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21 June 2024

Against All Odds, Brent Council Is Investing in Its Artists

Writer, filmmaker, researcher and academic Juliet Jacques‘ spoke to Metroland Cultures director Lois Stonock, and Metroland residents, artist Adam Farah Saad, and co-founder of Other Cinemas Arwa Aburawa, for Novara Media.

Here is a short extract:

“In cities famous for their cultural scenes, across the United Kingdom but especially in London, artists are being pushed out by rising home and studio rents. This often happens all while their presence and work is used by property developers and estate agents to sell the same areas they’re being pushed out of.

During his tenure as mayor of London, Sadiq Khan has announced several plans to protect artists from such inhospitable economic forces: launched in 2019, the Creative Land Trust has done good work to ensure artists have affordable studio space, from Somerset House Studios (of which I was once resident), which offers some free residencies as well as a rates-based system from the beginning of an artist’s term, to Studio Voltaire’s artistic community, who prioritise applications from marginal and minority practitioners. Yet in a country where the majority of artists earn £2.60 per hour, the odds remain stacked against young and emerging artists from less privileged backgrounds.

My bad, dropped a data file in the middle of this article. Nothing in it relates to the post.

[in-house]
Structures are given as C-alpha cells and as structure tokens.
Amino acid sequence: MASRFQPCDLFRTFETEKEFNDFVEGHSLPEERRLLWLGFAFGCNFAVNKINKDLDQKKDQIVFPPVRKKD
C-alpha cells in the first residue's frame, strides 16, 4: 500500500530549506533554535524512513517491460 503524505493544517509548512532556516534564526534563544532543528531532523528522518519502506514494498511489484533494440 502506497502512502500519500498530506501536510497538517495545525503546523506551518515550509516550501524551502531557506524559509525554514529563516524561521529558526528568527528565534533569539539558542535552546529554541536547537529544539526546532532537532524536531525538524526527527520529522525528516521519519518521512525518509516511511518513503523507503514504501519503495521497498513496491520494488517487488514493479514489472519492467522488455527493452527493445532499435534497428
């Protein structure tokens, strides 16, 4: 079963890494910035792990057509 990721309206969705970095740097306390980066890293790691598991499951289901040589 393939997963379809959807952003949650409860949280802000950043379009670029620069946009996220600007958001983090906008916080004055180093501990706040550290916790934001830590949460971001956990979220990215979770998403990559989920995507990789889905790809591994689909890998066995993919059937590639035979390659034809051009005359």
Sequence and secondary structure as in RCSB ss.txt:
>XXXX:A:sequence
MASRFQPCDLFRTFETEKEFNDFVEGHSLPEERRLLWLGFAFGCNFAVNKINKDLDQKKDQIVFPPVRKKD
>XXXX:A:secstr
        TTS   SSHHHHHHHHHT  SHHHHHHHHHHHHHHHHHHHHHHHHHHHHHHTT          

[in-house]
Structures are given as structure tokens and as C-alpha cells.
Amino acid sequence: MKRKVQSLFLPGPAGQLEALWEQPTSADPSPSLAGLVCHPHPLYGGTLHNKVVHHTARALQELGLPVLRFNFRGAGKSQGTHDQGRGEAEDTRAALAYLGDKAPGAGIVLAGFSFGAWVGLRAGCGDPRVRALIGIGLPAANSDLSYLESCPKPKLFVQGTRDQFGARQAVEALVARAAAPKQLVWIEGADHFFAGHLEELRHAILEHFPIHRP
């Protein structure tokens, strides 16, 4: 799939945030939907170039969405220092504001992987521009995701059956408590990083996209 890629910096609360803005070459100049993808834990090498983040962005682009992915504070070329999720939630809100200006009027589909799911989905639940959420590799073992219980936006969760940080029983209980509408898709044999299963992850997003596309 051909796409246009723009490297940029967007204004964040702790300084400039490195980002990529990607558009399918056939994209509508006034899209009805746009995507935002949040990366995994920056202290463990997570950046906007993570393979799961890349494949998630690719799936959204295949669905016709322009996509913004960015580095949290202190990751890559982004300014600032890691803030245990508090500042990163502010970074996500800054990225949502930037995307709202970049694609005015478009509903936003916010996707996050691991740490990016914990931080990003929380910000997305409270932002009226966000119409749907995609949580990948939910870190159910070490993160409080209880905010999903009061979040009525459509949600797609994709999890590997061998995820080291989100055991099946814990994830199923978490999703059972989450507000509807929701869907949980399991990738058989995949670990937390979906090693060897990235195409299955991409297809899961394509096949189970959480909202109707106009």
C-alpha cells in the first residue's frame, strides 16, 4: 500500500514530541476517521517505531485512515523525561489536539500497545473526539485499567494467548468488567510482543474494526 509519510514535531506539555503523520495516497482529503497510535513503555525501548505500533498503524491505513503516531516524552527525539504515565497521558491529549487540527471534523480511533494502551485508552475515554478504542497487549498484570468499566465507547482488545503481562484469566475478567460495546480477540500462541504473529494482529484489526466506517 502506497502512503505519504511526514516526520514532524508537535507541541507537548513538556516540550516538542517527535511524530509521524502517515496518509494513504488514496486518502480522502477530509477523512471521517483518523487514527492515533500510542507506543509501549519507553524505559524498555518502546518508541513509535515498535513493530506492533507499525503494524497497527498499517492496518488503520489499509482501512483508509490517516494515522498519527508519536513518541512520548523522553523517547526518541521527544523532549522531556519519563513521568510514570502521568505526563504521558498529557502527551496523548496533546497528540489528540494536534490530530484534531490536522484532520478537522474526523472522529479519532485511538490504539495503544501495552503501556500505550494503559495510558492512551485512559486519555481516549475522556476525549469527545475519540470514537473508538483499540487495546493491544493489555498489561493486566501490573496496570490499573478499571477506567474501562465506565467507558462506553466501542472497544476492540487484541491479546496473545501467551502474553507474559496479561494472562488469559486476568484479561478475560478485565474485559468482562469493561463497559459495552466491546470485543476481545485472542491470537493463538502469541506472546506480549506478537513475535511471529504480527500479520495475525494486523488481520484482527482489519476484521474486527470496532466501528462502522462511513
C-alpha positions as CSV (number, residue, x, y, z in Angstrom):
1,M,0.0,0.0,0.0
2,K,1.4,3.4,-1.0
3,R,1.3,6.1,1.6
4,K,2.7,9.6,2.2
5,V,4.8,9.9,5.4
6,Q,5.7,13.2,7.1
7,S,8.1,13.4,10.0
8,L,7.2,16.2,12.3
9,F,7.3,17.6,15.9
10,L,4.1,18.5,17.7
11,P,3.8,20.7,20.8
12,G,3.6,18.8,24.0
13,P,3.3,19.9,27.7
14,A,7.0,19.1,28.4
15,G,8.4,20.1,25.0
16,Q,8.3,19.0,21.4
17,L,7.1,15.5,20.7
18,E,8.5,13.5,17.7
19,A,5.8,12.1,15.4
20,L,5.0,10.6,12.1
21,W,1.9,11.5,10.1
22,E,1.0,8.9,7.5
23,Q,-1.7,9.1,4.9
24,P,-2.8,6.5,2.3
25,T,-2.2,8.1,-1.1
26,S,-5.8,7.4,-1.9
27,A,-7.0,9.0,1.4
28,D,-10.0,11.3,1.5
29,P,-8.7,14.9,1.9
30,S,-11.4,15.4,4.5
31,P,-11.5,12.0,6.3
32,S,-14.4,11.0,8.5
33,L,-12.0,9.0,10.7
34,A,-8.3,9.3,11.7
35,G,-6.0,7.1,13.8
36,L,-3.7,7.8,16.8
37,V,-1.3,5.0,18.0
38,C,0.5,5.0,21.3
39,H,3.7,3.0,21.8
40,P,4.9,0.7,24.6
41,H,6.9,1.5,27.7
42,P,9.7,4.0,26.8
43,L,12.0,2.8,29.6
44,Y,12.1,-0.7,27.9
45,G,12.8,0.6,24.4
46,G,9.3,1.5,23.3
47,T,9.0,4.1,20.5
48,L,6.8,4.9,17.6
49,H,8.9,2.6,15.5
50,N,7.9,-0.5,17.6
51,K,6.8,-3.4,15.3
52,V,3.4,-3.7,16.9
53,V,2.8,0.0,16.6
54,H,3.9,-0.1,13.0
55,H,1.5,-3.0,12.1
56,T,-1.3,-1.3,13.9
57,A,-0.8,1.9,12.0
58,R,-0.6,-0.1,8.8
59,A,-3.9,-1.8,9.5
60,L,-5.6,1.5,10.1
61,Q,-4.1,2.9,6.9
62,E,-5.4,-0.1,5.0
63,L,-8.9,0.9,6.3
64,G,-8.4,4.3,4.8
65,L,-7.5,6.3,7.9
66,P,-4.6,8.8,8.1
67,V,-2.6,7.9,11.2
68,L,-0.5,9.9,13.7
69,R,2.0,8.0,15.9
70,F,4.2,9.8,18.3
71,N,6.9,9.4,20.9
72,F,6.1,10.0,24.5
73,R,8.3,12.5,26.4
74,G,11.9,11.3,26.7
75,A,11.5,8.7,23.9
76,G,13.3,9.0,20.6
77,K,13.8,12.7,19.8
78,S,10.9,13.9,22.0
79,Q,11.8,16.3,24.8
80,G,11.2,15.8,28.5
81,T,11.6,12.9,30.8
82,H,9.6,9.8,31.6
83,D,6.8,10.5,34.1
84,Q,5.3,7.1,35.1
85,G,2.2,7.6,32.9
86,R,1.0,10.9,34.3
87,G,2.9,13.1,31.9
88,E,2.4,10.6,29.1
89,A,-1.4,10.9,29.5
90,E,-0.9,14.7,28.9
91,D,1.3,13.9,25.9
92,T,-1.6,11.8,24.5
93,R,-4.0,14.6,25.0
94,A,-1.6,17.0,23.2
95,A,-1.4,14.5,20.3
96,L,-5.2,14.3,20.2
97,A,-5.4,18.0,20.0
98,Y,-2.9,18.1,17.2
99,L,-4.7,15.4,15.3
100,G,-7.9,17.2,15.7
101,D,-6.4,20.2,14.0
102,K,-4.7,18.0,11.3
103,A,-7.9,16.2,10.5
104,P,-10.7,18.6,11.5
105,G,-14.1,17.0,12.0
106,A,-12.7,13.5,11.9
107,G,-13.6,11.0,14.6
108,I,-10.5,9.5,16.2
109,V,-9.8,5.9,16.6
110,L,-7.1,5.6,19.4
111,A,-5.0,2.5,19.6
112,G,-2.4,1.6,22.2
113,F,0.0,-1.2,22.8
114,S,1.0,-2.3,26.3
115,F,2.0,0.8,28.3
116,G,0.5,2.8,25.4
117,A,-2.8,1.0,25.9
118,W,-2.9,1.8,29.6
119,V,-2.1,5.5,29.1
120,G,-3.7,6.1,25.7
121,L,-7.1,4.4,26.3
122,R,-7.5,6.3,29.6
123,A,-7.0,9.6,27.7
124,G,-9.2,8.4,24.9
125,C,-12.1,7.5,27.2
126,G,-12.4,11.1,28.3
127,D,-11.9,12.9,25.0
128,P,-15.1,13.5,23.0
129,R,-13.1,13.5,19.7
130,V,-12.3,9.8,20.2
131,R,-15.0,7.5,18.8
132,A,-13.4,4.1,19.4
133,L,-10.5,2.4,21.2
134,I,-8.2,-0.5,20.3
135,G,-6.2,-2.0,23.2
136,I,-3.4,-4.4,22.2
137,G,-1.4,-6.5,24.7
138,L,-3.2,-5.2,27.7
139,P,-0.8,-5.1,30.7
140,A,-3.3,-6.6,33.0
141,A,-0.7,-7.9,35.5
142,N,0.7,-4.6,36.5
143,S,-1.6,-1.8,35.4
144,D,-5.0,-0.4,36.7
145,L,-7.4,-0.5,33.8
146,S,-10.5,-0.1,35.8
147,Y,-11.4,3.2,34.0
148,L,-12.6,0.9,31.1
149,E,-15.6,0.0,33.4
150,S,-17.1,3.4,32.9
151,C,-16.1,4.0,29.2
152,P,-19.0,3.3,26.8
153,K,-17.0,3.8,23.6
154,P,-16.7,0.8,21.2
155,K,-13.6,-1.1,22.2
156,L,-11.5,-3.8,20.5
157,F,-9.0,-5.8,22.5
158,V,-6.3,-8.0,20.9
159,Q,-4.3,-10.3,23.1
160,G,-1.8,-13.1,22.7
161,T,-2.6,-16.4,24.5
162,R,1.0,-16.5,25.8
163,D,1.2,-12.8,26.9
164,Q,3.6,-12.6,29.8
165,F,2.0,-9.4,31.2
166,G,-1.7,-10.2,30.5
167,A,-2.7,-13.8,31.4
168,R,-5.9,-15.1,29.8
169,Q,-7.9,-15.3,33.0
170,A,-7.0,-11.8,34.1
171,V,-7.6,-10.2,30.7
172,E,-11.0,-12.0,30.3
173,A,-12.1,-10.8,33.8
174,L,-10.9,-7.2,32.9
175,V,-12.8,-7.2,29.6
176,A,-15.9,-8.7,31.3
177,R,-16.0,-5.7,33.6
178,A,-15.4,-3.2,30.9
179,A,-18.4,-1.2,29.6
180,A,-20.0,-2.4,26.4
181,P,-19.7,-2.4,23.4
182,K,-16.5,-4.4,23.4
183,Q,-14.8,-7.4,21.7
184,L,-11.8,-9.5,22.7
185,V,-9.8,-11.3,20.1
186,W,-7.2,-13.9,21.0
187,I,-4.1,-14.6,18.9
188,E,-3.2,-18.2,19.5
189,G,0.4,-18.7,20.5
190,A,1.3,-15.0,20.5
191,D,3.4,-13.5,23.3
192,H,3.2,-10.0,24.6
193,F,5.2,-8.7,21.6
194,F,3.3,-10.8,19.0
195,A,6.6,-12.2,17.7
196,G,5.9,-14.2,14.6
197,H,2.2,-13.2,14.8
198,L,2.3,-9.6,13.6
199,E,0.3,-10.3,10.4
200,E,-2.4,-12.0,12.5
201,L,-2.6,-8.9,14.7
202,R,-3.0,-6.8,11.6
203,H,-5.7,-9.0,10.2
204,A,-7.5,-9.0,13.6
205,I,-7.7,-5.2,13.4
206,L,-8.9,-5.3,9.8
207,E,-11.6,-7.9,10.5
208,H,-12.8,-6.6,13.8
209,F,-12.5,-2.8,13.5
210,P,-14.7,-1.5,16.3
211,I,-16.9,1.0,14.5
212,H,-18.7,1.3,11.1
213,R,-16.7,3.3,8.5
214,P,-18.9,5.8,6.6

In 2013, Newcastle city council proposed to reduce its funding for the arts by 100%; 10 years later, Birmingham council announced it too would stop funding the arts entirely after effectively declaring itself bankrupt (it has since halved its arts funding, with the aim of getting down to zero by 2025). In this context, what one London council is doing is genuinely innovative, and offers some ideas as to how artists and organisations might deal with such cultural vandalism.

Brent – one of London’s youngest and most diverse boroughs….”

This is just a short extract. Read the full article on Novara Media’s website.